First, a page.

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New wave of nostalgia

By Wang Kaihao | China Daily | Updated: 2018-05-02 09:04
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Angie Chai, producer [Photo provided to China Daily]

Producer Angie Chai is adapting her hit 2001 Taiwan drama series Meteor Garden to appeal to modern mainland audiences. Wang Kaihao reports.

For a period of time during the early 2000s, it was almost impossible for me to spend a single day at high school without hearing about Meteor Garden, a 20-episode Taiwan drama series featuring a cast of young idols.

Its theme song, Meteor Rain, could be heard on almost every street corner, and the drama was an everyday topic of discussion for my classmates. I can still readily recall the names of every major character in the series now, even though I didn't even follow the program.

It would probably be pretty difficult to find a person of my generation who has not heard of F4, the boy band composed of Jerry Yan, Vanness Wu, Ken Chu, and Vic Chou-the four leading actors from the drama.

Such is the legacy left by producer Angie Chai for a generation of people, not only on both sides of the Taiwan Straits, but also in more than 20 countries and regions around Asia-such was the extent of Meteor Garden's popularity.

So it was no surprise to see that Chinese social networks are currently riding a wave of nostalgia after the drama was recently aired again on internet giant Tencent's streaming media platform.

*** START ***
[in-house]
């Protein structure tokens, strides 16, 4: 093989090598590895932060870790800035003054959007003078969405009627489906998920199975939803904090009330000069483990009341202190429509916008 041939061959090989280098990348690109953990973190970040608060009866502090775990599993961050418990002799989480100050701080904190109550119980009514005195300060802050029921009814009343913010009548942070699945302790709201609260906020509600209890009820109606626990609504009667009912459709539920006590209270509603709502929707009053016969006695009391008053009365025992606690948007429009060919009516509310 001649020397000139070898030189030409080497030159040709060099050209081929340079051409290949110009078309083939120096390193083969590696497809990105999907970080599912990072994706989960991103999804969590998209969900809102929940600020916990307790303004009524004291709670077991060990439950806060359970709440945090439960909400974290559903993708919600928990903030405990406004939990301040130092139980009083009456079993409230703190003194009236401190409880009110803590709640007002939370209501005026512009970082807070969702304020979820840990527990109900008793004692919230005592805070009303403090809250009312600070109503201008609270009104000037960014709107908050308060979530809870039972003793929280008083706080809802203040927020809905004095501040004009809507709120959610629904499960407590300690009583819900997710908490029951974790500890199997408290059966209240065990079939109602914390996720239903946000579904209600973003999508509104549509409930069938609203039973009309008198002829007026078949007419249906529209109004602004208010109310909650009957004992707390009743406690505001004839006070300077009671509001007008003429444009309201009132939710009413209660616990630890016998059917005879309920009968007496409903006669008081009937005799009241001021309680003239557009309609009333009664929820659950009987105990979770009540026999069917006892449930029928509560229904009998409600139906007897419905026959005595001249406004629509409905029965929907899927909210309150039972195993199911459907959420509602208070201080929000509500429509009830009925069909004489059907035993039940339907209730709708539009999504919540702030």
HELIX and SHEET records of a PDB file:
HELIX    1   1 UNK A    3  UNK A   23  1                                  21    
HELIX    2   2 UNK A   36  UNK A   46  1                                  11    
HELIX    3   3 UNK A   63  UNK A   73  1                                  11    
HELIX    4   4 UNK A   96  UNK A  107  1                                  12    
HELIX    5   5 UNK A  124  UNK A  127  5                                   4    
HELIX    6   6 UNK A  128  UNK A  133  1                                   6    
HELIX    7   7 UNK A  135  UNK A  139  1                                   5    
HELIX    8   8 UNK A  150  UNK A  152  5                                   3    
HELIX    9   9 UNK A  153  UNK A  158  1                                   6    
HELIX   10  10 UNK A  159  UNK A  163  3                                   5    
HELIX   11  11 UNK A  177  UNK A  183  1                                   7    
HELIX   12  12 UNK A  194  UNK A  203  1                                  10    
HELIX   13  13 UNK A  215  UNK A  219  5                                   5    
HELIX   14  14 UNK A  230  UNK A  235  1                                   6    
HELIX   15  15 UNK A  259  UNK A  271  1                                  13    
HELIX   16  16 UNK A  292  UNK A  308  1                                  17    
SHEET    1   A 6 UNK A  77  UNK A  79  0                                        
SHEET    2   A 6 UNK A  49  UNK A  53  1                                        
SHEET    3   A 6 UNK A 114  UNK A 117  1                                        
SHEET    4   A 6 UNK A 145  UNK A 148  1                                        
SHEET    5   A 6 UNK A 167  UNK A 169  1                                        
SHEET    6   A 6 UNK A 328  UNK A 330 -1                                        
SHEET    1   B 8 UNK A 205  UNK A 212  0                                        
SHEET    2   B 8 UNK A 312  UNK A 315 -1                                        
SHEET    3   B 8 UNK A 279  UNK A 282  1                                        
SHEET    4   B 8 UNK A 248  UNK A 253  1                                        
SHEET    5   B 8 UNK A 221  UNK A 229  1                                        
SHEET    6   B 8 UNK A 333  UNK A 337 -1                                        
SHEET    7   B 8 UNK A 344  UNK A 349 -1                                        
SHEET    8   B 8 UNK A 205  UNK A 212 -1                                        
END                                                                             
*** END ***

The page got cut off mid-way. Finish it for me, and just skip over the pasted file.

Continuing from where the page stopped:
Chai, who is often referred to as "the mother of youth idol dramas", recently appeared in Beijing to join a cultural creativity conference hosted by Tencent.

Even 17 years after the premiere of the phenomenal drama, 56-year-old Chai still could not hold back her tears in front of a packed auditorium resounding once again to the tune of Meteor Rain.

"A young heart is the key to keep on creating new works for the young," Chai says. "It's as important as diligence, devotion and professionalism."

Meteor Garden is a story that plots the romance between a poor girl and a young man attending an elite school, as well as their entangled relationships with their classmates and friends. The success of the series spawned innumerable Cinderella-story themed shows, which dominated TV screens over the following years.

For Chai, Meteor Garden was only the start, however.

In 2007, she produced the drama series Corner with Love, followed by the film You Are the Apple of My Eye in 2011, among many other works.

Stepping into the Chinese mainland market, she worked on the production of the hit film franchise Tiny Times. Although the four films were heavily criticized for their portrayal of money worship, its success was undeniable: "Tiny Times" soon became a buzzword among young people, and the film franchise enjoyed a die-hard following, just as Meteor Garden did in the past.

But things have moved on. And as Chai recalls, while fans once told her: "I grew up watching your productions", their children now keep telling her: 'My mom says she loves your work'.

"Times are changing, but I want to stand together with 18-year-old people in different times," she smiles. "No matter what era it is, young people will still be confused when confronted with love, friendship and dreams. They lack confidence, and will keep searching for their values."

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